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McGuire v. Abbott

Court of Appeals of Texas, Second District, Fort Worth

November 30, 2017

JAMES A. MCGUIRE, ON BEHALF OF HIMSELF AND ALL OTHERS SIMILARLY SITUATED IN THE STATE OF TEXAS APPELLANT
v.
GREG ABBOTT, IN HIS OFFICIAL CAPACITY AS GOVERNOR OF THE STATE OF TEXAS AND OFFICIAL CAPACITY AS CEO OF THE STATE OF TEXAS APPELLEE

         FROM THE 17TH DISTRICT COURT OF TARRANT COUNTY TRIAL COURT NO. 017-290364-17

          PANEL: SUDDERTH, C.J.; WALKER and MEIER, JJ.

          MEMORANDUM OPINION [1]

          BILL MEIER JUSTICE

         Pro se Appellant James A. McGuire, on behalf of himself and all others similarly situated in the State of Texas, appeals from an order granting a jurisdictional plea in favor of Appellee Greg Abbott, in his official capacity as Governor of the State of Texas, and dismissing the underlying lawsuit. We will affirm.

         McGuire sued Governor Abbott for a declaration that property code section 51.0001(4)(C) is facially "ambiguous, vague, overbroad, or possibly illegal, and violates the Texas Constitution." Chapter 51 of the property code addresses foreclosure sales of real property under contract liens. See Tex. Prop. Code Ann. §§ 51.0001‒.016 (West 2014 & Supp. 2016). Section 51.0001 defines terms applicable to the chapter, and under section 51.0001(4)(C), "Mortgagee" means "if the security interest has been assigned of record, the last person to whom the security interest has been assigned of record." Id. § 51.0001(4)(C).

         Among other assertions, McGuire alleged that section 51.0001(4)(C),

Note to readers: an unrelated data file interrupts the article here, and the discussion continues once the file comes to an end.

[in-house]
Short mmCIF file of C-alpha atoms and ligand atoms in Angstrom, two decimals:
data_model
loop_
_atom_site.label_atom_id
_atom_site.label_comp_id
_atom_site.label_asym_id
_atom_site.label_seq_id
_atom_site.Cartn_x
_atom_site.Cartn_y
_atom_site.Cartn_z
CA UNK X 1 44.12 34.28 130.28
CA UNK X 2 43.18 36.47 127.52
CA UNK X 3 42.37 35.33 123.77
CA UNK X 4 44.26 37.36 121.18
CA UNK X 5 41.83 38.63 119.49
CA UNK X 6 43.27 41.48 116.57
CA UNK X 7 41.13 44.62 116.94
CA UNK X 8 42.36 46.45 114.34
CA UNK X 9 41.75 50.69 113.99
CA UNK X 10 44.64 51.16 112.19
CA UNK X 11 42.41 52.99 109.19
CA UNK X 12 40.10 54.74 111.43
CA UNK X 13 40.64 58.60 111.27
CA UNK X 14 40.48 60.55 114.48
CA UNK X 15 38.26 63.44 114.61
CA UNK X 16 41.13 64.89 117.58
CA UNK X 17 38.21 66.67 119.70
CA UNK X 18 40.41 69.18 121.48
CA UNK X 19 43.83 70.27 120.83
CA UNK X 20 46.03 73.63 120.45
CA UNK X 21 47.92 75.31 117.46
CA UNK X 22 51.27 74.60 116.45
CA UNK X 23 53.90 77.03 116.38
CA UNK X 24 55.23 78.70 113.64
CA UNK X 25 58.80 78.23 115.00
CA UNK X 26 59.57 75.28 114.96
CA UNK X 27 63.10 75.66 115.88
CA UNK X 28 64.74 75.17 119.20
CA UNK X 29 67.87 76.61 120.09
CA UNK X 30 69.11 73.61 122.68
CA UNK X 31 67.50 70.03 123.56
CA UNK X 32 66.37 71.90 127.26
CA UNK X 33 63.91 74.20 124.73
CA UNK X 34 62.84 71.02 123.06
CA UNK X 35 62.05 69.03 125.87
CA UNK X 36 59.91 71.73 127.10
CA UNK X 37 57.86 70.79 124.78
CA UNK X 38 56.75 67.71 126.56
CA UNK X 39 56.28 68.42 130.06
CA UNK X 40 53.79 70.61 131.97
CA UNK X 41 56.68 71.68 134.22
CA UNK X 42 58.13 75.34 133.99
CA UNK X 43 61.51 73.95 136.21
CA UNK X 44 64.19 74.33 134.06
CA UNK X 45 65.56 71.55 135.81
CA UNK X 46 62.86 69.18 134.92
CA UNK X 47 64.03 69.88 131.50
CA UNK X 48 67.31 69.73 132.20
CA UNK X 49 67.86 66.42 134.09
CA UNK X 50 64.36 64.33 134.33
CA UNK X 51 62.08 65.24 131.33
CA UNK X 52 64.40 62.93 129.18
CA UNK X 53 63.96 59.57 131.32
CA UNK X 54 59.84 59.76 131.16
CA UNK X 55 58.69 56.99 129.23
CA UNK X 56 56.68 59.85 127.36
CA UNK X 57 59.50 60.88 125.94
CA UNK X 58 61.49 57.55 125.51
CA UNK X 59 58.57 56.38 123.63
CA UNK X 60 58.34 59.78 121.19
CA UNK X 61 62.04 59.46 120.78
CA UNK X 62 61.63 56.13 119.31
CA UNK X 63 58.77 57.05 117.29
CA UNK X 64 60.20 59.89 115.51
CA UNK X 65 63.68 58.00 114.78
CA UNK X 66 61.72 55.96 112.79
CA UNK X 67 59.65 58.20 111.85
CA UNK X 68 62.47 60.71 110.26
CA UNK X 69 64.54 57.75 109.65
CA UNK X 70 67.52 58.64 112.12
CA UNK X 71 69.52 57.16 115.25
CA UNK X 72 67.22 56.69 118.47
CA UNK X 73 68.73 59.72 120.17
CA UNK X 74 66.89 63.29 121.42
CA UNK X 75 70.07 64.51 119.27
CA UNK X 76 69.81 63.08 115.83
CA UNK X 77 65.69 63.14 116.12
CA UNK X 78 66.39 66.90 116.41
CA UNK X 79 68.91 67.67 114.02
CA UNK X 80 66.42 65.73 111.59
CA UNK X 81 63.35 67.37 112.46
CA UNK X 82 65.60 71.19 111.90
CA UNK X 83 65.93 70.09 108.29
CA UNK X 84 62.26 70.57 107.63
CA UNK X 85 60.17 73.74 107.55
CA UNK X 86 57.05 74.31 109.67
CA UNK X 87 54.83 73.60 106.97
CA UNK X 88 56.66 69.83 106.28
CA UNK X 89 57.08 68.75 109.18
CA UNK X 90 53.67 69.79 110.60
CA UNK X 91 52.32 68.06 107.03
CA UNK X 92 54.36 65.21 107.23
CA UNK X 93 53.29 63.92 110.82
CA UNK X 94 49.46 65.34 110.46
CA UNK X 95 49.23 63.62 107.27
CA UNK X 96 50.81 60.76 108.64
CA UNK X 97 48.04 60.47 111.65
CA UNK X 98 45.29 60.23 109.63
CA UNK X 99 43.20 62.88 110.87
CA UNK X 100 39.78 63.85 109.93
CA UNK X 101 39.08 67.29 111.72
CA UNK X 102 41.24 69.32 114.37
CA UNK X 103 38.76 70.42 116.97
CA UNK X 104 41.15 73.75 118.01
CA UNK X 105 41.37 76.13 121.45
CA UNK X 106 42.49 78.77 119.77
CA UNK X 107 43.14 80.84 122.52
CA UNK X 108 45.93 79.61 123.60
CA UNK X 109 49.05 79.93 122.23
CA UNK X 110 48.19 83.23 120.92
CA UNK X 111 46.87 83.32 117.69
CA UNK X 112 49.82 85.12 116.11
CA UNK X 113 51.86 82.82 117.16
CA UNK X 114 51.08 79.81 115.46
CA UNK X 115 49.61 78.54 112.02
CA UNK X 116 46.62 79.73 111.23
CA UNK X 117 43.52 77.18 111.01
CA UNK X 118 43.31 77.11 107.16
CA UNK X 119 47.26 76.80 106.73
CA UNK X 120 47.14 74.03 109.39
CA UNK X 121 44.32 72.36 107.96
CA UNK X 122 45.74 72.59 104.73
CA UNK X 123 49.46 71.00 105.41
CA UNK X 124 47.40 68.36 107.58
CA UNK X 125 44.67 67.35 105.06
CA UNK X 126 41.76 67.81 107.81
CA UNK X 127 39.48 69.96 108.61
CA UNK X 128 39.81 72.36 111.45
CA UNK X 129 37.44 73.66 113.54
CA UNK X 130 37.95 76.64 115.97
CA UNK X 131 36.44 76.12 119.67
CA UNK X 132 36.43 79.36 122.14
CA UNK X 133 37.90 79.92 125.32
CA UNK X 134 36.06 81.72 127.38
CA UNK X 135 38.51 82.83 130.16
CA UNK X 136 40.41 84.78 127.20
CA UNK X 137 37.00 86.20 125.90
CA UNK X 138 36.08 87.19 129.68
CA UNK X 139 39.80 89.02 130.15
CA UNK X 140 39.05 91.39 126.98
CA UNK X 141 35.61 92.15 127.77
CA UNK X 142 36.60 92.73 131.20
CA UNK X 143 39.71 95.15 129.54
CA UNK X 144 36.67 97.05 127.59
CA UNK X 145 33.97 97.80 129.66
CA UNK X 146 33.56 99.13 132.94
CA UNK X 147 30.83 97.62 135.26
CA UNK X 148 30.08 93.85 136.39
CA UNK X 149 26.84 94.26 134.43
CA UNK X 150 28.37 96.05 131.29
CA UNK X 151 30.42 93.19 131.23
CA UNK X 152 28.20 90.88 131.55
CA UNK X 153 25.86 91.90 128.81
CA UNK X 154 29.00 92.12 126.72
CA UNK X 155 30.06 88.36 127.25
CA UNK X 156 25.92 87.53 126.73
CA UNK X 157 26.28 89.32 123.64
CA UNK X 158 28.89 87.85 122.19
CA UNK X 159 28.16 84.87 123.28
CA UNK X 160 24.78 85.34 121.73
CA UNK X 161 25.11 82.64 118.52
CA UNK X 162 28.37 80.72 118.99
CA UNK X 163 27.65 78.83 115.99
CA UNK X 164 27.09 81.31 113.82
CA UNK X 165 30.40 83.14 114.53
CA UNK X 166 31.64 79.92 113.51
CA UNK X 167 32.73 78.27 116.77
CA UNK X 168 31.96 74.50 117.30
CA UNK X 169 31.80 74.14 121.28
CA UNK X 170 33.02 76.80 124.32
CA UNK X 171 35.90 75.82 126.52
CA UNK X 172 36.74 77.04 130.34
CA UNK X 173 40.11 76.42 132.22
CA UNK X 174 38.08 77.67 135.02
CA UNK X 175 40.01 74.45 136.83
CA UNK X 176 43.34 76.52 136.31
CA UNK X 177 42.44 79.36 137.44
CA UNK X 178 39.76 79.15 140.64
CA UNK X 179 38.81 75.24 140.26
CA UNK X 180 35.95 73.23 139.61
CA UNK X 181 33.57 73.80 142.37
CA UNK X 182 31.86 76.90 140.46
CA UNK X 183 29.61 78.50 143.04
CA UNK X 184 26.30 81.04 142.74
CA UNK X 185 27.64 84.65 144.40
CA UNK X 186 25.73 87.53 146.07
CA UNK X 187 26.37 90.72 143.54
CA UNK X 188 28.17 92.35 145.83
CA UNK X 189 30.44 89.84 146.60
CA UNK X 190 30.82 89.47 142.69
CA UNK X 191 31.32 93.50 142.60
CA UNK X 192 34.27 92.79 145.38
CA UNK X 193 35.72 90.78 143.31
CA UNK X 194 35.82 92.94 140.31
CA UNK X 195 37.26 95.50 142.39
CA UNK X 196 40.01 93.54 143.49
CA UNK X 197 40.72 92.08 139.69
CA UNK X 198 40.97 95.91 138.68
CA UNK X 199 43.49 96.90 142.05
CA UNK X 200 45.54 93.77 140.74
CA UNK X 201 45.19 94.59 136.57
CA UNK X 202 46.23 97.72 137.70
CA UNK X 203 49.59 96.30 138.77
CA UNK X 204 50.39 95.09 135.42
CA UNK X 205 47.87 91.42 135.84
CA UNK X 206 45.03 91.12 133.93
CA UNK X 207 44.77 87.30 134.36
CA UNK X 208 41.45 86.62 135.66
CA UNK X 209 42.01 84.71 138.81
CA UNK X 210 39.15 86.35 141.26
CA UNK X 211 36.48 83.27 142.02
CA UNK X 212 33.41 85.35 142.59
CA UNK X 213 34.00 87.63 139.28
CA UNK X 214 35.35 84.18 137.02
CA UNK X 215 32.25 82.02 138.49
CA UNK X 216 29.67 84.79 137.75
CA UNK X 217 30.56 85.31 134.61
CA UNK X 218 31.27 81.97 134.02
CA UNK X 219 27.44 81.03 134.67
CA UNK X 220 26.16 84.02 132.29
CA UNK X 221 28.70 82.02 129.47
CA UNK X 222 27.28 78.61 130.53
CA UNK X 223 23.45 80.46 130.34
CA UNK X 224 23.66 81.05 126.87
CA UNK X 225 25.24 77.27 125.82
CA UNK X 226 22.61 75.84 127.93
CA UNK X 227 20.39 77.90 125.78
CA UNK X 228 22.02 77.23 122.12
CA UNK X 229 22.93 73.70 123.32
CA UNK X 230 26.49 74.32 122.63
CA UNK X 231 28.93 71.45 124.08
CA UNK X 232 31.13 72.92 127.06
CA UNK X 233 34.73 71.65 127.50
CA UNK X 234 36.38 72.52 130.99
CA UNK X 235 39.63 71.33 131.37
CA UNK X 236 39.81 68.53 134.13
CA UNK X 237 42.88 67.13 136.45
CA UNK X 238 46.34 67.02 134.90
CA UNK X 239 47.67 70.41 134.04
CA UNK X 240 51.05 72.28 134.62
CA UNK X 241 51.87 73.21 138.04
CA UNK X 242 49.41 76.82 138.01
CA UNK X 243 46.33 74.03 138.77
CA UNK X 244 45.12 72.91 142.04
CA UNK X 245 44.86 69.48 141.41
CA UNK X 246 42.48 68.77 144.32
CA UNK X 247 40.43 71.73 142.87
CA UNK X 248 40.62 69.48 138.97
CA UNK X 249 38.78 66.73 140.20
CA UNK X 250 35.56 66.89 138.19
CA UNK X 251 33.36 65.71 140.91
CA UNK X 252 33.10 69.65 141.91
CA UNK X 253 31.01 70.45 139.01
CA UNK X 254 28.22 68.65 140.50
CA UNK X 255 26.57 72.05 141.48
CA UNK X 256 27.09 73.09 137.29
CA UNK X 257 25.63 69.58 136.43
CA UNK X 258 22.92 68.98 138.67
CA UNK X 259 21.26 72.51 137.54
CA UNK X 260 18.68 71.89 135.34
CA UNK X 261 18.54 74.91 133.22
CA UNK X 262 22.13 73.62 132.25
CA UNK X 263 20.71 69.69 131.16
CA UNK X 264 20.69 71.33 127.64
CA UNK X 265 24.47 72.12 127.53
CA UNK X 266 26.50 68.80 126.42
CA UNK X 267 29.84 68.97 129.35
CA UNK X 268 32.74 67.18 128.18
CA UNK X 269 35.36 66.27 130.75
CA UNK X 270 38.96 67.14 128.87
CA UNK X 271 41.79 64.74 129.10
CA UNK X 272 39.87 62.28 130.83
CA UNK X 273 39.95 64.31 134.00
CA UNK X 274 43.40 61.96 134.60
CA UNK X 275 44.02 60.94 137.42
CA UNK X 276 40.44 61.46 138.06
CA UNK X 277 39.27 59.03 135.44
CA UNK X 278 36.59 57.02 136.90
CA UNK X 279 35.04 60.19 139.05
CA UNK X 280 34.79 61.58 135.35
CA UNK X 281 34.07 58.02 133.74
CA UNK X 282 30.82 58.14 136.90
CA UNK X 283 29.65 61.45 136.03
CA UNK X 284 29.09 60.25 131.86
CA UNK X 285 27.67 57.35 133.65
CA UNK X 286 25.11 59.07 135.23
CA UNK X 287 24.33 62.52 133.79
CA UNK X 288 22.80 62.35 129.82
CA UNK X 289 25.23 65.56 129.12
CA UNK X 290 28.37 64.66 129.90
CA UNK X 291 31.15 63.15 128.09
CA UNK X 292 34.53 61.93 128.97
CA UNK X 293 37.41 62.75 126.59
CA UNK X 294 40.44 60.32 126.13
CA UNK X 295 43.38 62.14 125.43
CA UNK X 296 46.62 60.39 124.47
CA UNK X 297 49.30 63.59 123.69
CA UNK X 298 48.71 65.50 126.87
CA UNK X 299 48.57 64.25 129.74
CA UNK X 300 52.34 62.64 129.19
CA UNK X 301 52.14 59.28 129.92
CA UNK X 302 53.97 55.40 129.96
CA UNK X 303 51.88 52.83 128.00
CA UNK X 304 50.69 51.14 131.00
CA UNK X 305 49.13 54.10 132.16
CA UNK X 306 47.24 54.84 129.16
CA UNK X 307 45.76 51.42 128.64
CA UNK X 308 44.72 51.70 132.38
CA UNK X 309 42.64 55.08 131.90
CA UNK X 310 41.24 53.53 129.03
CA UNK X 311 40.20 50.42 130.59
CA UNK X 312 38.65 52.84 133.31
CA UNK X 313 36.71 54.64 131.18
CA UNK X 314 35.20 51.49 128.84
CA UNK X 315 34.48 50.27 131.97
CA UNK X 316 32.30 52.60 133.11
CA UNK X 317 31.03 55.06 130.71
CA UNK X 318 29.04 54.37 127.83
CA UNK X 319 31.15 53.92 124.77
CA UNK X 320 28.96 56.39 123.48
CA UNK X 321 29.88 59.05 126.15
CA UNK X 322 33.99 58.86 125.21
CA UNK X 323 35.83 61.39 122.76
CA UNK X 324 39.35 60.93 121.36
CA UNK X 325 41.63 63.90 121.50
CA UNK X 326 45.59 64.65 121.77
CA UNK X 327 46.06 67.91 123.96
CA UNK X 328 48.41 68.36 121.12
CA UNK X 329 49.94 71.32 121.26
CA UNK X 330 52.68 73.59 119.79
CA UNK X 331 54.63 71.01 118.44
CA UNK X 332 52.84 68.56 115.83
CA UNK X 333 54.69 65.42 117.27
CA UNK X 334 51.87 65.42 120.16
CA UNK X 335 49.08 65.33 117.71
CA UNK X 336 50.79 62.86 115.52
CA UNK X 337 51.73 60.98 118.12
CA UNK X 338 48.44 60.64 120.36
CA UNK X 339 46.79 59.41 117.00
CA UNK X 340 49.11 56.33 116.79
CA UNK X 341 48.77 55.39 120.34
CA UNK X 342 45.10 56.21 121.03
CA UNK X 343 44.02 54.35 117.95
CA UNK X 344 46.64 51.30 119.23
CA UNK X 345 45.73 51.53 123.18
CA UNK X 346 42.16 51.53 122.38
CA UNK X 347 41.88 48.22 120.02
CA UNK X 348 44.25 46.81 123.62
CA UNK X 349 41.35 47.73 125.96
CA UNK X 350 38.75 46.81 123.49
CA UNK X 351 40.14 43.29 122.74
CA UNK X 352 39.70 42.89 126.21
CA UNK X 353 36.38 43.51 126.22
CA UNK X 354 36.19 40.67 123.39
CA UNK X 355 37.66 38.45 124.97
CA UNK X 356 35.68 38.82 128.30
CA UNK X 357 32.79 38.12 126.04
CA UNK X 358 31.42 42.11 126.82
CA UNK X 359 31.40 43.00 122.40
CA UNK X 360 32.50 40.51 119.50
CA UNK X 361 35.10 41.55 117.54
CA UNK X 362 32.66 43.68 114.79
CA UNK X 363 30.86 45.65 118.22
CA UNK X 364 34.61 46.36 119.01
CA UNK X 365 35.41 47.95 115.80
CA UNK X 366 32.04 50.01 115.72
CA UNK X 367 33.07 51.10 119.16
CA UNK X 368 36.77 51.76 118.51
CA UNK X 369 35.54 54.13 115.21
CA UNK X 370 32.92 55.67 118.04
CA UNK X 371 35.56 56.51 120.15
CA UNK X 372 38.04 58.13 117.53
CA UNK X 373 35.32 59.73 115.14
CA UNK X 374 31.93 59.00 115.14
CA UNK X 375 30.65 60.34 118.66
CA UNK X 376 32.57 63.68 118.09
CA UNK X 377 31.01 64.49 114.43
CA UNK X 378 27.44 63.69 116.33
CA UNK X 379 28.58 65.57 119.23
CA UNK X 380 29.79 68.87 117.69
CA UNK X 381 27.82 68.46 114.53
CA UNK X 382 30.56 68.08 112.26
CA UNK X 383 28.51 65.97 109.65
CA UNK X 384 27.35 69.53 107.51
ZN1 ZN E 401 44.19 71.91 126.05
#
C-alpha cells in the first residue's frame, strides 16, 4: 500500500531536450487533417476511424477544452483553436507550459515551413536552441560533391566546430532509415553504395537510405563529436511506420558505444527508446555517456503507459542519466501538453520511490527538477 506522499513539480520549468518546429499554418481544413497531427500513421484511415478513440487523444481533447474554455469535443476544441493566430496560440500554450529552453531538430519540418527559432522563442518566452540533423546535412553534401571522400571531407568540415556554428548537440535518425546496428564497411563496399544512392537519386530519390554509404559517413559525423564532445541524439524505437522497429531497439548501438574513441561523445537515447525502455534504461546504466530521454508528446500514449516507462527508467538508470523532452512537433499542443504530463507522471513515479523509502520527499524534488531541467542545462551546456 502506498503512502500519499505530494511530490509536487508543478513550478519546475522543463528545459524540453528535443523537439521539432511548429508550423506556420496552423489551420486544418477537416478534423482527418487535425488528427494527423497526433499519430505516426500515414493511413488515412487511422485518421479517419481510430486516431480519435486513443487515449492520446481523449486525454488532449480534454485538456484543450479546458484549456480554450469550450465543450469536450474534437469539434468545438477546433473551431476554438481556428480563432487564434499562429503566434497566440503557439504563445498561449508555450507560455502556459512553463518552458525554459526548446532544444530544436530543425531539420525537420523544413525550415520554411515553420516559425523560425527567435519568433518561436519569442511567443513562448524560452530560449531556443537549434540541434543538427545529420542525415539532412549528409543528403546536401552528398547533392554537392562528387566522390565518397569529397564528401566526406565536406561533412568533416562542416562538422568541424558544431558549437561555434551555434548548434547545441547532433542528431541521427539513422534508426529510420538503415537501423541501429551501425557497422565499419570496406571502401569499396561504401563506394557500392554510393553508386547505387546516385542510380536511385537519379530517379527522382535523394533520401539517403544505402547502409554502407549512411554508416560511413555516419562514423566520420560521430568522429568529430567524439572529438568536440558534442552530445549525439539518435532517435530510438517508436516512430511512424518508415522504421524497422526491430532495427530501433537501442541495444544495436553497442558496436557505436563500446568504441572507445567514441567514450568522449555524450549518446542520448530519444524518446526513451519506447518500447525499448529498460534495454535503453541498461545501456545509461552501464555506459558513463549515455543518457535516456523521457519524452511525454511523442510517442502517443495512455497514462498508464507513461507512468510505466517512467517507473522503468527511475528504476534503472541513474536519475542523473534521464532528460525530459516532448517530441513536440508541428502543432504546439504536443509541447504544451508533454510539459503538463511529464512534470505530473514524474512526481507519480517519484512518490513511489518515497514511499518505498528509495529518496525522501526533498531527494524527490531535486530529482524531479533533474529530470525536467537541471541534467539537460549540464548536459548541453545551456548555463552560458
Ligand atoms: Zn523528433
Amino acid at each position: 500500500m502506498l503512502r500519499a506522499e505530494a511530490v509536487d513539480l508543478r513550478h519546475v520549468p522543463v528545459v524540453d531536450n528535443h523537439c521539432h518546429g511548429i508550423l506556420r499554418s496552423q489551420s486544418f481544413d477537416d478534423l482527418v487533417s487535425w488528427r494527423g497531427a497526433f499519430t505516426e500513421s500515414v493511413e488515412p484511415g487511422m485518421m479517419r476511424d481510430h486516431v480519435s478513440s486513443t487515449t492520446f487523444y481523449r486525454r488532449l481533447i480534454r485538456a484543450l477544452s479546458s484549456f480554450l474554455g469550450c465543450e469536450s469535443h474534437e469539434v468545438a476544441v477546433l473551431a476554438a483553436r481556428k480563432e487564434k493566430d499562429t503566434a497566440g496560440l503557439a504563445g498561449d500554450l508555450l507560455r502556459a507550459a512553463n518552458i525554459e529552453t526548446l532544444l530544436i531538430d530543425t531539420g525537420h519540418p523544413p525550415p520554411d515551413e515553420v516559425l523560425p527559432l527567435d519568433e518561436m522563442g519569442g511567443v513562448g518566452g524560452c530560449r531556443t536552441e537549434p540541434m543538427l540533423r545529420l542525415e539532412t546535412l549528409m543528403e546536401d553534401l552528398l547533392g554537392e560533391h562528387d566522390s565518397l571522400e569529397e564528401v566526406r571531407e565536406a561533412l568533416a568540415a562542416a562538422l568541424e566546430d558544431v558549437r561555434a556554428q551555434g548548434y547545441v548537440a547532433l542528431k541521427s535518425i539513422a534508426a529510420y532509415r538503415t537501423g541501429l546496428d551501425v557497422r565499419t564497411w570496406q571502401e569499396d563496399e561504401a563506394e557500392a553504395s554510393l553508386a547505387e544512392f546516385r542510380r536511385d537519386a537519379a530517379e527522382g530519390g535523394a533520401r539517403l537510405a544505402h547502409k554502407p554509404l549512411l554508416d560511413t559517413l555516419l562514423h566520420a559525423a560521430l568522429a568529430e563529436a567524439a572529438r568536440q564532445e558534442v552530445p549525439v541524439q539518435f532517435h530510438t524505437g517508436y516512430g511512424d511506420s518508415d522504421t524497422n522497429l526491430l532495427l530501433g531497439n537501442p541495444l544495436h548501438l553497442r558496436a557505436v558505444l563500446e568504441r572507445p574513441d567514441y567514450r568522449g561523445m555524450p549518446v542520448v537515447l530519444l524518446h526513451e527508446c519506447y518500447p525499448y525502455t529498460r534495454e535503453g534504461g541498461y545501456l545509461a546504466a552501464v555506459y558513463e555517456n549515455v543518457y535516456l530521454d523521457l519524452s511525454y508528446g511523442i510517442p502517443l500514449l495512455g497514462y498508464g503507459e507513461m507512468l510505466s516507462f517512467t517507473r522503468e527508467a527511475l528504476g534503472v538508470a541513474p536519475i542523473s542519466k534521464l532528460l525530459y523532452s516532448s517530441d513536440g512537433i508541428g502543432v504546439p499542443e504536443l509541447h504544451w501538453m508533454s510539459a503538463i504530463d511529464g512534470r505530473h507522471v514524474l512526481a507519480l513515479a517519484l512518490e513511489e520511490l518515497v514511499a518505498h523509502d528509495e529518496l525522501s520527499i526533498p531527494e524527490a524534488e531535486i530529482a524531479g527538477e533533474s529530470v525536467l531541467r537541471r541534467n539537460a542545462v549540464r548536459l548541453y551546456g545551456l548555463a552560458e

• "allows personal property transactions to be misrepresented as real property transactions";
• "makes no clarification as to whether a security interest was 'lawfully' assigned of record, or whether a security interest was allowed even if the security interest was a Chapter 9 security interest assigned";
• "allow[s] . . . an instrument filed of record under another Texas law, " such as local government code section 192.007(a), to "be rendered a nullity";
• "deprives the statutory[] and constitutional rights of other existing Texas laws";
• "is vague enough to allow for transactions governed by section [] 322.016 of [the] Texas Uniform Electronic Transactions Act to be given the effect of full force of law";
• "is vague enough to deprive the county clerks of revenue regarding filing fees";
• "is vague enough to deprive the Secretary of State of revenue regarding filing fees"; and
• will lead to "paper rights case law [to] become a thing of the past[] and abstract rights [to] become the new property rights law regarding real property." (footnotes ...

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